To be clear, there are some foods that are naturally low-fat, like vegetables and fruits. These aren’t the “low-fat” culprits we’re talking about here. The low-fat foods to watch out for are processed foods that slap a “low-fat” label on their packages. Whether it’s cookies, ice cream, cream cheese, milk, or any other food that should naturally contain fat, if it looks like the macronutrients have been altered, that’s your red flag.
4. High-Fructose Corn Syrup
High-fructose corn syrup (HFCS) is another form of sugar, but this one deserves its own category due to its ubiquitous use in the US food supply. In fact, research shows that HFCS accounts for around 40% of the caloric sweeteners used in the US.
HFCS is metabolized a bit differently than table sugar, and evidence suggests that although sugar itself can increase fat storage, HFCS may take things up a notch by concentrating that weight around your middle[*].
Belly fat is the most dangerous type of weight gain as fat around the middle strongly correlates with diseases like cardiovascular disease and metabolic syndrome[*][*][*].
5. Processed Carbs
While most people find that cutting carbs out of their diet entirely is the most straightforward way to lose excess weight, a couple of modified versions of keto allow for strategic carb intake like the Targeted Keto Diet or the Cyclical Keto Diet.
With that being said, not all carbohydrates are created equally, and if weight loss is your goal, it’s vital that you avoid processed carbs and instead choose options like whole grains (brown rice, quinoa) or root veggies (sweet potato, beets).
Processed carbs include foods like white bread, white rice, cookies, pasta, pastries, and so on. These foods have been stripped of their nutrients and fiber and serve you up with a hefty dose of readily available glucose.
6. Protein Bars
Protein bars often get an undeserved “health halo” due to the fact that the word protein is right there in the name. Unfortunately, most protein bars on the market are nothing more than glorified candy bars that are packed with sugar, empty calories, and high amounts of preservatives.
Finding clean options for protein bars can be tricky, but there are a handful of suitable bars out there; you just have to scrutinize the ingredient list and nutritional panel. Some good (and keto-friendly) options are Perfect Keto Bars and Nola Bars.
If you’re looking for healthy snacks, you can also choose protein-rich options like greek yogurt, celery, and nut butter, or grass-fed jerky.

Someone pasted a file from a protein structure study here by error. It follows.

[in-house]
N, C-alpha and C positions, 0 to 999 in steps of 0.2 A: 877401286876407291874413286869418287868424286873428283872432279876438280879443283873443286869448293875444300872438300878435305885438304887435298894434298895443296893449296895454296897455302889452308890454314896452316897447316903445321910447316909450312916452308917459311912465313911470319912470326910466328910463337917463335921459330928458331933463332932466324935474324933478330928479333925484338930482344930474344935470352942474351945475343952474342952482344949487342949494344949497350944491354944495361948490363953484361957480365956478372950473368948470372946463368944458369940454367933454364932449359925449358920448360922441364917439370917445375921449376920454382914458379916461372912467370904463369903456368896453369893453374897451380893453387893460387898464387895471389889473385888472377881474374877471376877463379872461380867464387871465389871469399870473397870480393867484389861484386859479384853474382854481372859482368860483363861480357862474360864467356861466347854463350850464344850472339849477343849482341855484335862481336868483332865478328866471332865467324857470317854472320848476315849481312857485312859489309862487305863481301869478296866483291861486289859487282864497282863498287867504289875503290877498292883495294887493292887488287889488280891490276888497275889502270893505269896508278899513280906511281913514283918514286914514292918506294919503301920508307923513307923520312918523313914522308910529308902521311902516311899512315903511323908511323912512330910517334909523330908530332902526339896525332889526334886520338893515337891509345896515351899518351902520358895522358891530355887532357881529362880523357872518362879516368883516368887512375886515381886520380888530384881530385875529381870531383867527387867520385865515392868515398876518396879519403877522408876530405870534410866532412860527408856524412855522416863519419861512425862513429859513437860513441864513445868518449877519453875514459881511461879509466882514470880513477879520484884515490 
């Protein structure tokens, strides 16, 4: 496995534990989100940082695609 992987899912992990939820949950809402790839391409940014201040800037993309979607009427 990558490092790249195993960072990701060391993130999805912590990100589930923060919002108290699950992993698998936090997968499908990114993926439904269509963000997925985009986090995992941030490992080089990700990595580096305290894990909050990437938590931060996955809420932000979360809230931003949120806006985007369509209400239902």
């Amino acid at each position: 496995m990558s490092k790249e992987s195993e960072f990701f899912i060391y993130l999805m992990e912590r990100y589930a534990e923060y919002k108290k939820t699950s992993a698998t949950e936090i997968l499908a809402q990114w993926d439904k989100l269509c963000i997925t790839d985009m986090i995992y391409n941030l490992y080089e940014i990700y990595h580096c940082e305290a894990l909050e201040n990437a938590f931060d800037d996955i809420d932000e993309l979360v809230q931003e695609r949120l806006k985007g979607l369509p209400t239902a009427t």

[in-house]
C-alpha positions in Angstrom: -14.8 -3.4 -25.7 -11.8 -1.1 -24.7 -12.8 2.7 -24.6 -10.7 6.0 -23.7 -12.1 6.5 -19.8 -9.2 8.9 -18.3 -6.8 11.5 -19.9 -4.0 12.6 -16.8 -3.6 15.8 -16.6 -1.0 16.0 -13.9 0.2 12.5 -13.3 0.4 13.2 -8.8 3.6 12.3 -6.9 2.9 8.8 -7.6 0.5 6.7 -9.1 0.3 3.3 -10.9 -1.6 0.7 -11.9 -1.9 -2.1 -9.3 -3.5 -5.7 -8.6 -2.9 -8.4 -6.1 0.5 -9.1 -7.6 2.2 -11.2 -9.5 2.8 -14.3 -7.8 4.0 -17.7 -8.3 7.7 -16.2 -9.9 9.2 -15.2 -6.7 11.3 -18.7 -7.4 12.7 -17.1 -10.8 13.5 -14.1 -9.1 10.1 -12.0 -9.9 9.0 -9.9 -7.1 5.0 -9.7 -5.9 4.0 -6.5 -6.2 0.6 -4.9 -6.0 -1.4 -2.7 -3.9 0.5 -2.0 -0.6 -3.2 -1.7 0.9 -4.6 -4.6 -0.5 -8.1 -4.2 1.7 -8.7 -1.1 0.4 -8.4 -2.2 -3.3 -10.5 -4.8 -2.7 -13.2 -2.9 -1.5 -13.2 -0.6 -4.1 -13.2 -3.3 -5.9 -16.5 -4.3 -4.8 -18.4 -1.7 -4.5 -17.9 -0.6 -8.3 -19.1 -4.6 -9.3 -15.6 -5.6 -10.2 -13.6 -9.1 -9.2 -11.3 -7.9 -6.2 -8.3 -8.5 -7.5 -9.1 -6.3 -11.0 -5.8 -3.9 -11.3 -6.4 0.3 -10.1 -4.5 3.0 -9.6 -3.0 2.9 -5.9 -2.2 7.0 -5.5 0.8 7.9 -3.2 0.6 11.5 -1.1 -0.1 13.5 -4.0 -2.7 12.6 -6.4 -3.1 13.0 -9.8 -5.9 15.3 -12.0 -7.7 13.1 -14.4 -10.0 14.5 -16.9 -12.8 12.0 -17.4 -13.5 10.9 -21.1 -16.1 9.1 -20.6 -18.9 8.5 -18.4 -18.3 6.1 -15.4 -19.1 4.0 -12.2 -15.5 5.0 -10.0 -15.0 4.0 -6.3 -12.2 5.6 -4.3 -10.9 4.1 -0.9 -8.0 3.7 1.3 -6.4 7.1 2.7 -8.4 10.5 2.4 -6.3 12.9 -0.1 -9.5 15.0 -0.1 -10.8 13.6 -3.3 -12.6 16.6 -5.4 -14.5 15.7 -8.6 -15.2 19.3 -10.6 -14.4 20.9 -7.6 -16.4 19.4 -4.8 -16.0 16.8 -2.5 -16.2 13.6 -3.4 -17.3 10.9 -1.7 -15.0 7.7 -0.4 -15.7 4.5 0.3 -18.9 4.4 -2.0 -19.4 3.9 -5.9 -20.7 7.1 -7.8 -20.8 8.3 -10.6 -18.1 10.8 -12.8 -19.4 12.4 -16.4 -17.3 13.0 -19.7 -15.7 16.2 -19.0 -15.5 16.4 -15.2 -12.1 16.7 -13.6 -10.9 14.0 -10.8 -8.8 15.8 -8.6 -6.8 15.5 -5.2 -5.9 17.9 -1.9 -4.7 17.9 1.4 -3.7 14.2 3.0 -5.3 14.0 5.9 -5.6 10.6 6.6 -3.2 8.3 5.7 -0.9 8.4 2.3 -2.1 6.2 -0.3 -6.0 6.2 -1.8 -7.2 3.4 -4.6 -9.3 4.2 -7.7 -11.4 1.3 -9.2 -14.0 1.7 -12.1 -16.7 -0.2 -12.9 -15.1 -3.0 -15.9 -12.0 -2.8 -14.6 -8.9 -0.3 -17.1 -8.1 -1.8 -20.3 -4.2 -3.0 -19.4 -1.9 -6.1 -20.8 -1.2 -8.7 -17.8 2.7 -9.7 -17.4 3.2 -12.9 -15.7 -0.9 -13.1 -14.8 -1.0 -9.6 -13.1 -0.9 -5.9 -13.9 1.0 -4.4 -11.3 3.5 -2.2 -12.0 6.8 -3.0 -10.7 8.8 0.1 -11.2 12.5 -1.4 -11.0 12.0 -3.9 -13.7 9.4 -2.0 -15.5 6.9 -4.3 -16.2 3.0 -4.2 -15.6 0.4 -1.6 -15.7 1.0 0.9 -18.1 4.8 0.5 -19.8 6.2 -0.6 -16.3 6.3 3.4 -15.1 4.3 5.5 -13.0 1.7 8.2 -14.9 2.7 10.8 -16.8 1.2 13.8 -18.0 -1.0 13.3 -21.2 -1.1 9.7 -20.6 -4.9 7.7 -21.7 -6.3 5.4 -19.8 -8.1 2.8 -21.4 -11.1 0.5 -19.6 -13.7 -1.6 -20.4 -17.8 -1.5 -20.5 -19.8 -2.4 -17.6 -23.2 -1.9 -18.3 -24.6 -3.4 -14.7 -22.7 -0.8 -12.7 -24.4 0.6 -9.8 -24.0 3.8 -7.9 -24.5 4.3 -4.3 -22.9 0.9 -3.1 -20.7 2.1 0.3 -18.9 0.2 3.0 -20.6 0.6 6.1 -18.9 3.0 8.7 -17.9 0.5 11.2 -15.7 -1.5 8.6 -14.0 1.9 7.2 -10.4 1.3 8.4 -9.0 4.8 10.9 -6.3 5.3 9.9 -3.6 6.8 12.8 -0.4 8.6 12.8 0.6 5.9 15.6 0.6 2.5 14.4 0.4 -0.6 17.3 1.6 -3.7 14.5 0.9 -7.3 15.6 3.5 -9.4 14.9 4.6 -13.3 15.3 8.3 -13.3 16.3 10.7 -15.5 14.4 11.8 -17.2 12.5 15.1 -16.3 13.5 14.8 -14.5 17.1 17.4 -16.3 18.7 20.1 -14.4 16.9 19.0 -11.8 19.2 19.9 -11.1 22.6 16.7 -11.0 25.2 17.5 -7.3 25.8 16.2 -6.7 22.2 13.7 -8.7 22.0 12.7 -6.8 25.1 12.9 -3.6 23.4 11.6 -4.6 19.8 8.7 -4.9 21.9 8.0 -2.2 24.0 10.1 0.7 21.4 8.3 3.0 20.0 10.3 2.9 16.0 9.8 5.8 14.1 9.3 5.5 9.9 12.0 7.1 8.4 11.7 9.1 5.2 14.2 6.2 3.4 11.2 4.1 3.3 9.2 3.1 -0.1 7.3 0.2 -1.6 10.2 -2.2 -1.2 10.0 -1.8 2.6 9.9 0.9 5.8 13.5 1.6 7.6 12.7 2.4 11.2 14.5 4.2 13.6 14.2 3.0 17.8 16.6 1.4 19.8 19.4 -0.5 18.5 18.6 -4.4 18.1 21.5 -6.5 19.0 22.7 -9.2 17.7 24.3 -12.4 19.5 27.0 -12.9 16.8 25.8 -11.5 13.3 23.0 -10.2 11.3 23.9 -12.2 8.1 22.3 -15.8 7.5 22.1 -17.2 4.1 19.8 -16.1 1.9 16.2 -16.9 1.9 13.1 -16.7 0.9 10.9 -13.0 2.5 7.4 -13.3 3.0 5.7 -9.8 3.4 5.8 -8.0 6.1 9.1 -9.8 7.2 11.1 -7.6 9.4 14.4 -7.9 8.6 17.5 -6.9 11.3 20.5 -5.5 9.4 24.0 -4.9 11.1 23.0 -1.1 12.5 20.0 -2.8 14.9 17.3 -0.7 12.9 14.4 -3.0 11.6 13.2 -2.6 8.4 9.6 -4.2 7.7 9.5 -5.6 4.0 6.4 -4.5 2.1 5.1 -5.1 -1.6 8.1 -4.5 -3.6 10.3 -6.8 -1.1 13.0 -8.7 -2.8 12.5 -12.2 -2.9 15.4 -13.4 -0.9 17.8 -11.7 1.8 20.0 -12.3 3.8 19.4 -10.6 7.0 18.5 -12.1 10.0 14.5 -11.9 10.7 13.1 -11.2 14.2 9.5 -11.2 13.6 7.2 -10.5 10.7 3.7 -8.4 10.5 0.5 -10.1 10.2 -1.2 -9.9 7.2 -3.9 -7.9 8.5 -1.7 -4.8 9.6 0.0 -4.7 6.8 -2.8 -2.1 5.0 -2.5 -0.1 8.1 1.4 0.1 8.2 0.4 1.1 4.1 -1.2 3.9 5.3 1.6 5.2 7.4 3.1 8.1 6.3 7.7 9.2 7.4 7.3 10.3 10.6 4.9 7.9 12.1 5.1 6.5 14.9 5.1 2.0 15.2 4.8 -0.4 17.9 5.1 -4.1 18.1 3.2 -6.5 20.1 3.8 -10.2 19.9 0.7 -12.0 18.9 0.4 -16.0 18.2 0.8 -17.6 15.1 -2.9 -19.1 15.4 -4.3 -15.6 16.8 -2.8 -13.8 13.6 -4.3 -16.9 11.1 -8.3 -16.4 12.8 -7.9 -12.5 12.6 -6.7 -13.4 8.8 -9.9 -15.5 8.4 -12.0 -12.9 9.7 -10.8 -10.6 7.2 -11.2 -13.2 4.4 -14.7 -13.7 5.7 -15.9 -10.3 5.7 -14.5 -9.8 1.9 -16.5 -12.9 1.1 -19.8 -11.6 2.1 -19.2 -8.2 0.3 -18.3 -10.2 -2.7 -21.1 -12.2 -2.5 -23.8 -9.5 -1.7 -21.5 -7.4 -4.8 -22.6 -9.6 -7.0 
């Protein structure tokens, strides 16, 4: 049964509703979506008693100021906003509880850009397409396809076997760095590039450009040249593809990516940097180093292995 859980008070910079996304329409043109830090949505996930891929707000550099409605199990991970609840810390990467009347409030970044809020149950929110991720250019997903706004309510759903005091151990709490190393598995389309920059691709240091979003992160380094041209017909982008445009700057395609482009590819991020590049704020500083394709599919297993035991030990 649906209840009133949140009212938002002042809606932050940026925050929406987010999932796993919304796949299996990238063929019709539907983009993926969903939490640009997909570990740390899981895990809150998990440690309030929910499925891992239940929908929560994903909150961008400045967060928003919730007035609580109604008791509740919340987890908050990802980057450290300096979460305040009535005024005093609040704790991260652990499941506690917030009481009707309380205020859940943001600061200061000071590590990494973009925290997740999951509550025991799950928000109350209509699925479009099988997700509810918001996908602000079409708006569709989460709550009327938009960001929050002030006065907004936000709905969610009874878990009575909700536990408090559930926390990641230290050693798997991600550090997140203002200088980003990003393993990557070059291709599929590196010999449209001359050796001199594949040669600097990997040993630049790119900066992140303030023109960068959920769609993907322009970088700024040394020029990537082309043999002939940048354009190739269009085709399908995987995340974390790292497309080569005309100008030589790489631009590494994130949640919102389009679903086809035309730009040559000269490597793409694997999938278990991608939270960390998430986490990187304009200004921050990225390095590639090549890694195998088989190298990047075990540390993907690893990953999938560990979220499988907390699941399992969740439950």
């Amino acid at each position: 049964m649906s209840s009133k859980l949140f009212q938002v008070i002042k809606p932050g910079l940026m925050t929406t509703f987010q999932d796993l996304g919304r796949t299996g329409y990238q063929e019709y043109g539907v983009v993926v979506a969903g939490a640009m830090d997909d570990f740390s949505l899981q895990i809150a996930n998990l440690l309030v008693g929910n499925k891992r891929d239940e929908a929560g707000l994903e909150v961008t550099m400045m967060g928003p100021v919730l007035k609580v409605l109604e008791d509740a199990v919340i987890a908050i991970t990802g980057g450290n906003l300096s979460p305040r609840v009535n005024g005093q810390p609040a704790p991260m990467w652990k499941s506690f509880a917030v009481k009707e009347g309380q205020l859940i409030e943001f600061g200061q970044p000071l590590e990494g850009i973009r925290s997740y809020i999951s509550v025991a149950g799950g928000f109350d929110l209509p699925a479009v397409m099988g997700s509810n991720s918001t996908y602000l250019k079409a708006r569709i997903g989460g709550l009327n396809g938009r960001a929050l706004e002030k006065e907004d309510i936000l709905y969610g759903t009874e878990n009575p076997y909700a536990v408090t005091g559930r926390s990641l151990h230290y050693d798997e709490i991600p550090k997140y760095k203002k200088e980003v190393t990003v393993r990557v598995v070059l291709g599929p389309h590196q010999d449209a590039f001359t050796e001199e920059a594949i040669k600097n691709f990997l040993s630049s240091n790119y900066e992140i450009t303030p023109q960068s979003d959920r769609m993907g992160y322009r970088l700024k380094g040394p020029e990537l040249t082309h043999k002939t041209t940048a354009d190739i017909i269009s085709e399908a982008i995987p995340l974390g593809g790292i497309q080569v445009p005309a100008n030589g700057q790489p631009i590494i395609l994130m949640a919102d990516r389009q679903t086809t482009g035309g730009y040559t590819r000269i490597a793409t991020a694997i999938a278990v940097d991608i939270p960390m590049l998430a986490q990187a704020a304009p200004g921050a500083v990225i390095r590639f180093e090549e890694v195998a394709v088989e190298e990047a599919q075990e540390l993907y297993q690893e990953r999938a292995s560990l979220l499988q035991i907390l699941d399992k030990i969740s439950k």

7. Low-Quality Oils
Perhaps one of the sneakiest contributors to weight gain is not the fat content of your diet but the quality of fat content of your diet.
Research shows that omega-6 fatty acids, the type that can be found in low-quality vegetable oils, prevent the transformation of your fat cells into cells that can be burned for energy. White fat cells are packed with lipids and are primarily static. On the other hand, brown fat is full of mitochondria, which make it biologically active, contributing to your overall calorie burn.
By preventing the transition of white fat to brown fat, omega-6 fatty acids create an environment where your body will hold on to stubborn weight[*].
Omega-6 fats are typically used in processed foods like potato chips and french fries and are found in low-quality oils like corn, canola, or peanut oil. In fact, many “healthy” salad dressings are made primarily with low-quality oils that contain omega-6 fats.
Another low-quality fat to watch out for is trans fat. On a nutrition label, you may see “hydrogenated fat” or “partially hydrogenated fat”, which are two terms that also mean trans fat.
Although a scant amount of trans fat occurs naturally in some foods, the vast majority of trans fat in our food supply is manmade.
The most straightforward issue with trans fat is that your body doesn’t recognize its chemical structure. Unlike cis fat that conforms to a shape that your body can work with, trans fat can get incorporated into your cells and cause dysfunction that leads to health issues like diabetes[*].
Many factors come into play with weight loss, but healthy eating is at the top of the list. Foods rich in nutrients and healthy fats and include a high fiber, and protein content support your body on a cellular and metabolic level. This sets the stage for healthy, lasting weight loss.
Sugar and high-carbohydrate foods set the stage for weight gain, so choosing to focus on natural sweeteners and low-carb foods will cut insulin out of the equation and give your body a chance to burn up your fat stores.